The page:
Spokesperson of the Moroccan government has once again reiterated Morocco’s steadfast position that Algeria has a leading role in the Western Sahara conflict.
Rabat –Morocco’s government spokesperson Mustapha El Khalfi spoke about Geneva’s Western Sahara roundtable, which convened the four parties to the conflict on December 6-7.
On Thursday after the weekly cabinet meeting, El Khalfi said in a press conference that the roundtable on the Western Sahara conflict marked “significant changes” as it brought together the four stakeholders.
He reiterated Morocco’s long-held and “unwavering” position that Algeria is a “leading player” in the Western Sahara conflict, a position that King Mohammed VI reaffirmed in his message to the UN Secretary-General Antonio Guterres last March.
El Khalfi went on to say that through this participation, Morocco showed its commitment to aiding the efforts of the Secretary General’s personal Envoy Horst Kohler in finding a mutually acceptable political solution to the conflict.
The Moroccan official pointed out that Morocco has long proposed the idea of finding a realistic solution through its autonomy plan.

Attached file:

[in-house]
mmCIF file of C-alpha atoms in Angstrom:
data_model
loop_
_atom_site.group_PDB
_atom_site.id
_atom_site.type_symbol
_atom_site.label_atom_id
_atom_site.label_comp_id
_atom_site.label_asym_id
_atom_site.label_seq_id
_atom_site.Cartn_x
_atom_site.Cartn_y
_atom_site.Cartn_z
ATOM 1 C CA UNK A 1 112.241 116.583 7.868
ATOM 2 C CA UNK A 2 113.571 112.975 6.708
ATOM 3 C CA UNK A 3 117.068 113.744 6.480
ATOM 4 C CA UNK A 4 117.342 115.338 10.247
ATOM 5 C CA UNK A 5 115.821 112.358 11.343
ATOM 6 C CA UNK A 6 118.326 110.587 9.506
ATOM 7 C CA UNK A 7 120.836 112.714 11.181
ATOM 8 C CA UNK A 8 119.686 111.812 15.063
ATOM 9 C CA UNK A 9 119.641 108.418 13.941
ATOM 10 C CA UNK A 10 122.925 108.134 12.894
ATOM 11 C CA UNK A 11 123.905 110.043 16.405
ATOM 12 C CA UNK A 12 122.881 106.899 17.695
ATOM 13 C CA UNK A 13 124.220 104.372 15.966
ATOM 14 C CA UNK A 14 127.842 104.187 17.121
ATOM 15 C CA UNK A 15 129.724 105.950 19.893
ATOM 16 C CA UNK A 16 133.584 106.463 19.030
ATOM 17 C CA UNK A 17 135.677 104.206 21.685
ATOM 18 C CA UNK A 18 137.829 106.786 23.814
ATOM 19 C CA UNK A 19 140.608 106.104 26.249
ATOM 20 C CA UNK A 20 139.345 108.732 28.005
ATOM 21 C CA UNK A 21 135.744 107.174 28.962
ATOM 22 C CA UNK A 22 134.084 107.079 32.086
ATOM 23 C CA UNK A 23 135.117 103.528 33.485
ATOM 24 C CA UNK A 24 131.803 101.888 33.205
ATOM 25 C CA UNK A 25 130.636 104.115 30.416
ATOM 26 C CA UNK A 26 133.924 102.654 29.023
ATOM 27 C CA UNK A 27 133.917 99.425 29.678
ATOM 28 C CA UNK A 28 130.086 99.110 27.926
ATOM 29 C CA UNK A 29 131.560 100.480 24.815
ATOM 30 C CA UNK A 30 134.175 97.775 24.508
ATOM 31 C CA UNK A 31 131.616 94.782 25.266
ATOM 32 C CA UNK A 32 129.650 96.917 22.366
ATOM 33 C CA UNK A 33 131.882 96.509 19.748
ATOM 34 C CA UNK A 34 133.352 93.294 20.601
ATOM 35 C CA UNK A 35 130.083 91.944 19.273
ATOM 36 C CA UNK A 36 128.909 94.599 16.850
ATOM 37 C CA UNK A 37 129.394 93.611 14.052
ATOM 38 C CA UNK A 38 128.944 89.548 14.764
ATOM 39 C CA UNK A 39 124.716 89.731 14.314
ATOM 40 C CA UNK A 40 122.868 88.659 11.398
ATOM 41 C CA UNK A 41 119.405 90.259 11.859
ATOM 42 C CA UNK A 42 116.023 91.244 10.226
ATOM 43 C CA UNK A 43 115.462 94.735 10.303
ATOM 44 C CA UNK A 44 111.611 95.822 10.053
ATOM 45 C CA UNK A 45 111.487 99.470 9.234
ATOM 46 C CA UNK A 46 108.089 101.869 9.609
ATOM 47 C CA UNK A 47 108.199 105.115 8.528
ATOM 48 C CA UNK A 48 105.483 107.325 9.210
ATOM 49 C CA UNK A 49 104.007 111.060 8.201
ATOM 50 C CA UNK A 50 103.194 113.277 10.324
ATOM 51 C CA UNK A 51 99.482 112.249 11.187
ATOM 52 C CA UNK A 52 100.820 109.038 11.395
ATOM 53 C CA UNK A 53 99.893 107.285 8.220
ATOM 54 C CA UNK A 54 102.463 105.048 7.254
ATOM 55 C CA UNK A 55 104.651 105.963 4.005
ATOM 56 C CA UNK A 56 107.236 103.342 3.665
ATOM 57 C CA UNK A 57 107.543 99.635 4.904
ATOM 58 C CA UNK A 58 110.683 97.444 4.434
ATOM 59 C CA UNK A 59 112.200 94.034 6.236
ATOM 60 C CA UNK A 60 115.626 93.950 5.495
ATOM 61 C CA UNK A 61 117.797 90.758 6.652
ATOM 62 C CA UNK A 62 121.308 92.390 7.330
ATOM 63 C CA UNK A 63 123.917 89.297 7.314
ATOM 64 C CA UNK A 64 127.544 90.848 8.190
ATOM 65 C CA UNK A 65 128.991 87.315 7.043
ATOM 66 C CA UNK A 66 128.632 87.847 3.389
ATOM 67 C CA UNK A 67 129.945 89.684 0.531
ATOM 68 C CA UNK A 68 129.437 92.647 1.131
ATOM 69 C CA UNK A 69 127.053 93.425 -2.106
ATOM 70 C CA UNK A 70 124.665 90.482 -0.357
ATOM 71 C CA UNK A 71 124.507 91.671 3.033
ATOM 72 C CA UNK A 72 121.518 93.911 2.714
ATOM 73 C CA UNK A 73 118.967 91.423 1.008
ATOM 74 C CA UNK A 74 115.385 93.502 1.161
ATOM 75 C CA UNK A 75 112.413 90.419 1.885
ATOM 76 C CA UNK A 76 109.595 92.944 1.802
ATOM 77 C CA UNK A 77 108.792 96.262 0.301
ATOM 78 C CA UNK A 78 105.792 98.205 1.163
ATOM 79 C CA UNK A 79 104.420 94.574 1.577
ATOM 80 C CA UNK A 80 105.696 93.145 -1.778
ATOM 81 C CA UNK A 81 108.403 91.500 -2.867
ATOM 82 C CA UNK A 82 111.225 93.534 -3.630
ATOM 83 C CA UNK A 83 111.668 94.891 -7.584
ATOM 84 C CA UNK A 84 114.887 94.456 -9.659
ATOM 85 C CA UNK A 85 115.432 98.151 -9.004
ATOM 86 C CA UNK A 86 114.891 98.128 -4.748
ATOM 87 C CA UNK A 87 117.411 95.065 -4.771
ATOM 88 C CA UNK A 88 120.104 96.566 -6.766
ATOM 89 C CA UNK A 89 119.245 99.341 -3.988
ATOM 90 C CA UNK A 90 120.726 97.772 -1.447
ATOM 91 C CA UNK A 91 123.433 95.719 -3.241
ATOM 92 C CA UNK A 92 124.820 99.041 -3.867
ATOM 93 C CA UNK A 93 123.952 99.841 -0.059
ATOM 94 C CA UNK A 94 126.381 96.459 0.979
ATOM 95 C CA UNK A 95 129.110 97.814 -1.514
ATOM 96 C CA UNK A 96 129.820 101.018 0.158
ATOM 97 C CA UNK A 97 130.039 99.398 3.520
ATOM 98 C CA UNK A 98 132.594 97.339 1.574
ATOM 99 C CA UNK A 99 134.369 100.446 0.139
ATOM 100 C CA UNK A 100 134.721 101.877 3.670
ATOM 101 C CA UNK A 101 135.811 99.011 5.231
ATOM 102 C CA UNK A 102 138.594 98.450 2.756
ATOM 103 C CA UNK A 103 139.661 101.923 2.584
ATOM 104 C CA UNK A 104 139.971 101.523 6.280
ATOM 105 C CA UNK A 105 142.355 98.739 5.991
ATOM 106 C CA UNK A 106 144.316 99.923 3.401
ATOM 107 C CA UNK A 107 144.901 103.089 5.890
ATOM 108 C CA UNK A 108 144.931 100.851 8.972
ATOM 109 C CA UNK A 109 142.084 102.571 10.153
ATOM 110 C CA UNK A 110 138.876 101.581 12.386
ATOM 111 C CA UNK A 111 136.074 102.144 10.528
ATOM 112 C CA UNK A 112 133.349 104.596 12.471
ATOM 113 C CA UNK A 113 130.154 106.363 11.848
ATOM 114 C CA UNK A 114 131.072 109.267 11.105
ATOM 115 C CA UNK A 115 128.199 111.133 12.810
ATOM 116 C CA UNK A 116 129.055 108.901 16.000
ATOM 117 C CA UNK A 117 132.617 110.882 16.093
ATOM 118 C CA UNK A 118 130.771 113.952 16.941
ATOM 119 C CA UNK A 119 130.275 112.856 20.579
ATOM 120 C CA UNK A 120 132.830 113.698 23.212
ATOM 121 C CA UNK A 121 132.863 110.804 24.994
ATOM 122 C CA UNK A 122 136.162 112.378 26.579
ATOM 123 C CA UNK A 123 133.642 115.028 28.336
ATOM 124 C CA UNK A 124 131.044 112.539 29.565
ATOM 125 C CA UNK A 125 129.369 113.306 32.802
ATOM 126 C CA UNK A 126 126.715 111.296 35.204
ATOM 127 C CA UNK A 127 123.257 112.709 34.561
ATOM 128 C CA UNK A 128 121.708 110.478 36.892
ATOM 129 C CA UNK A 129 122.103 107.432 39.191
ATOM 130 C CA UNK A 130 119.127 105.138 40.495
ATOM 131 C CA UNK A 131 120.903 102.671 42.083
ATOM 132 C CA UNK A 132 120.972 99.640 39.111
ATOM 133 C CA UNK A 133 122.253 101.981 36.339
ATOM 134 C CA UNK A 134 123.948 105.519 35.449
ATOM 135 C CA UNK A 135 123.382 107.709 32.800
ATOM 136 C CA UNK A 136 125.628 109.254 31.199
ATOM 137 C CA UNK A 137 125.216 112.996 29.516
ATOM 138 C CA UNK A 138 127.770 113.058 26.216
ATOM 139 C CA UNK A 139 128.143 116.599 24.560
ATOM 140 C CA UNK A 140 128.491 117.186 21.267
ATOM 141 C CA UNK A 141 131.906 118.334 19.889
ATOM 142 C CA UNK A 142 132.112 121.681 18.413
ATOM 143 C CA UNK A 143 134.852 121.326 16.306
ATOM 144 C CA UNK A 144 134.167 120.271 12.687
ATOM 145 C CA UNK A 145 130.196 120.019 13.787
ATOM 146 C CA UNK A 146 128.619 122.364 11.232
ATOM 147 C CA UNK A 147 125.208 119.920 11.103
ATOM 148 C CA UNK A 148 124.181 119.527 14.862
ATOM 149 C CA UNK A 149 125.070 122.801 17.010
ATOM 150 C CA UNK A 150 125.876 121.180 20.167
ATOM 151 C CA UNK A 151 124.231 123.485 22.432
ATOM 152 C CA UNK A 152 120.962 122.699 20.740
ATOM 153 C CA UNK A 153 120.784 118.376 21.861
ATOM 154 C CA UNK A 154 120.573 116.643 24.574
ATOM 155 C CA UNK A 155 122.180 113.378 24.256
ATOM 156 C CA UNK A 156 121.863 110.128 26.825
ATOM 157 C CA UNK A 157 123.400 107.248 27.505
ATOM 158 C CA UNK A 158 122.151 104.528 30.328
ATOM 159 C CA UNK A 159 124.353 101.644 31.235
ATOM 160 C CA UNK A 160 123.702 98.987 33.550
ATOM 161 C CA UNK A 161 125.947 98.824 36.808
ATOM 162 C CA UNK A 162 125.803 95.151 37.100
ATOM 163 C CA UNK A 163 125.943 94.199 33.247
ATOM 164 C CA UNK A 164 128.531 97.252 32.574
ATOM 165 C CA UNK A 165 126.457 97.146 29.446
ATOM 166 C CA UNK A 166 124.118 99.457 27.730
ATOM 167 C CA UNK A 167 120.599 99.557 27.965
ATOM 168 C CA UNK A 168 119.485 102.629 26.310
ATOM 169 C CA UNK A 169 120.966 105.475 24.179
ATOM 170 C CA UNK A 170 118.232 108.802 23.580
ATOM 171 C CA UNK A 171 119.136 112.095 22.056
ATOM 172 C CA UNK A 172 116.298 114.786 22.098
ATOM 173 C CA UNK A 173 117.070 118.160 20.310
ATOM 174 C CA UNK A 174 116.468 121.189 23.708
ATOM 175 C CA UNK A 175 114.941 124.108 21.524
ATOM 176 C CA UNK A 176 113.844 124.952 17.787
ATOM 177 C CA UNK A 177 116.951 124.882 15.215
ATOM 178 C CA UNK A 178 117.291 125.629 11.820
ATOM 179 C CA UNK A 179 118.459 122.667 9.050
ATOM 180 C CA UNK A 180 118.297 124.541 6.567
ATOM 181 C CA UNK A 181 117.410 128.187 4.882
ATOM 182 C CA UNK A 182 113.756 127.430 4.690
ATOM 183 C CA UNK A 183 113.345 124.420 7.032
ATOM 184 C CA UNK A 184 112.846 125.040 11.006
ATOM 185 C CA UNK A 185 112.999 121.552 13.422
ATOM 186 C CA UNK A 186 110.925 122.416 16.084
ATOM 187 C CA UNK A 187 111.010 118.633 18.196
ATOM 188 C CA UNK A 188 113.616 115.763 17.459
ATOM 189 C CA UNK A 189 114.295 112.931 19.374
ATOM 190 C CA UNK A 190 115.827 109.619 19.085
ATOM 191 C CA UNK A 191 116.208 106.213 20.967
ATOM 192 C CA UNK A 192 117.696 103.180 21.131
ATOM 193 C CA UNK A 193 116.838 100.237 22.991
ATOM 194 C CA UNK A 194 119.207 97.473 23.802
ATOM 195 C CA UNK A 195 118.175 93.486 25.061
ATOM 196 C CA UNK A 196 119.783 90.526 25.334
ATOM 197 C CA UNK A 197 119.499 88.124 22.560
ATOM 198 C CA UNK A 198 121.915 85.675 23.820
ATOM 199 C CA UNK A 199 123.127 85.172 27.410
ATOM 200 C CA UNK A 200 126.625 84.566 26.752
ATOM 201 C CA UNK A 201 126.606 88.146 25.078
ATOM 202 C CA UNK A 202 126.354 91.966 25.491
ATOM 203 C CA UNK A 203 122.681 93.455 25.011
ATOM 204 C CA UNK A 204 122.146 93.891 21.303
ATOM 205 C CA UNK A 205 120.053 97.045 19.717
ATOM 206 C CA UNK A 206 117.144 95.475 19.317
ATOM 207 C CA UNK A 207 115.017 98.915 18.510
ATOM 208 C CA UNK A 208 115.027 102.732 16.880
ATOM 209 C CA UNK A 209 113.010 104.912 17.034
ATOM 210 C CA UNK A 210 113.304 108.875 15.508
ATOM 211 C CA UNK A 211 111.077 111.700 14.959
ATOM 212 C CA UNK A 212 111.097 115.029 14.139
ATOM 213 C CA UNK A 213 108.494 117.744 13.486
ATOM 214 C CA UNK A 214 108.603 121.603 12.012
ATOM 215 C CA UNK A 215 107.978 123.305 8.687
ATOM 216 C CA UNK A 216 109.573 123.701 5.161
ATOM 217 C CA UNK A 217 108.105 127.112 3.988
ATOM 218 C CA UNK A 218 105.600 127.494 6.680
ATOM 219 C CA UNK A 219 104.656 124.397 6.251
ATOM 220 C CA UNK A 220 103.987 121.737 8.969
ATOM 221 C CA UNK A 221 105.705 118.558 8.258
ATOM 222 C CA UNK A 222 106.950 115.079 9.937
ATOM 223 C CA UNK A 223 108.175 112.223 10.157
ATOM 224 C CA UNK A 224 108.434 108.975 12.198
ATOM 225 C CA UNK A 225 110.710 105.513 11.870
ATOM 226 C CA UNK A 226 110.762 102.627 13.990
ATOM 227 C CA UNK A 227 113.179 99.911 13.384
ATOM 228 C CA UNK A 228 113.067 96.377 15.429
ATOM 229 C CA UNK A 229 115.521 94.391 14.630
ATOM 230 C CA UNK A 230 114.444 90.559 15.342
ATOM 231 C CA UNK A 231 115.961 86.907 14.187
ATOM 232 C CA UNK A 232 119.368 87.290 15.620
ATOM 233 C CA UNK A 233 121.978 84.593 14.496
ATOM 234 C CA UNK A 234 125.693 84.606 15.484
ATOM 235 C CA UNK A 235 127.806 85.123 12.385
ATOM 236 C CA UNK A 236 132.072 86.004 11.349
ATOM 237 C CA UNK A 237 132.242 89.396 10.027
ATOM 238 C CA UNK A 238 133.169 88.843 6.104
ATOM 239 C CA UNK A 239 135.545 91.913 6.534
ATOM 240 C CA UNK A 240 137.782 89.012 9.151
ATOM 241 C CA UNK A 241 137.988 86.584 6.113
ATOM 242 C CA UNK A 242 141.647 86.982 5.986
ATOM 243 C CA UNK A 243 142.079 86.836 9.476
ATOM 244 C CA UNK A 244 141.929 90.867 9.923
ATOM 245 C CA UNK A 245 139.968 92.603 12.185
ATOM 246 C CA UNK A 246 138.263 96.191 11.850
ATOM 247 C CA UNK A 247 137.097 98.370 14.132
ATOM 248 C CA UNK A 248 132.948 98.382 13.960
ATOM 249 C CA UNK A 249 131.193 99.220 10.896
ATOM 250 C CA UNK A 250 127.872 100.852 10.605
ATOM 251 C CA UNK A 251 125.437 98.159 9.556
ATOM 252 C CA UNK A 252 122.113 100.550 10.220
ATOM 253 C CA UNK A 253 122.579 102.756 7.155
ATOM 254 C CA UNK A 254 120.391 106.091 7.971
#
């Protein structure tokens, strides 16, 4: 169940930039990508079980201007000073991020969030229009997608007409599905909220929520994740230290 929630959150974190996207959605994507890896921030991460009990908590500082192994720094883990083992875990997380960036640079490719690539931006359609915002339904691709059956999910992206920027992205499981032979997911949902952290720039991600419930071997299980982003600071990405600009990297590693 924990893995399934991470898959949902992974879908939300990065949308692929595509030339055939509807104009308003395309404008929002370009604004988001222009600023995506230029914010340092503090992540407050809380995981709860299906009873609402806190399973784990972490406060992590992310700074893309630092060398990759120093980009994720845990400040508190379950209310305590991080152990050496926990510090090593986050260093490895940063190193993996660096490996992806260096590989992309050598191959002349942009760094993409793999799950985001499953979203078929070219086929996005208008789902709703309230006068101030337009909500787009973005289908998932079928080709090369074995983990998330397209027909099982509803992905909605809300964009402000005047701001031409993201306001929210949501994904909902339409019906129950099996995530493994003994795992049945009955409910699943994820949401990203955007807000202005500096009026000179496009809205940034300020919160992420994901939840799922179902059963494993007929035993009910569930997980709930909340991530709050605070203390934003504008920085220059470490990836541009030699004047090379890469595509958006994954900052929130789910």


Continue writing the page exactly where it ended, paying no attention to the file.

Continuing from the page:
He added that the Maghreb region must be a player in the peace, stability, and development of the five countries, and that the aim “is not only to find a solution to the regional conflict but also to lay the foundations for effective regional integration.”
“It is impossible to determine the future of the Sahara without the involvement of its inhabitants,” he said.
El Khalfi said that UN Security Council Resolution 2440 adopted on October 31, brushed aside the Polisario’s claims that the area east of Morocco’s defense wall belongs to its “liberated territories.”
Recalling the resolutions of the Security Council, El Khalfi said that the UN has been clear as it urged Polisario to refrain from transferring some of its “administrative facilities,” to the buffer zone and east Morocco’s defense wall.
He also reiterated that the Western Sahara conflict should only be solved within the auspices of the United Nations.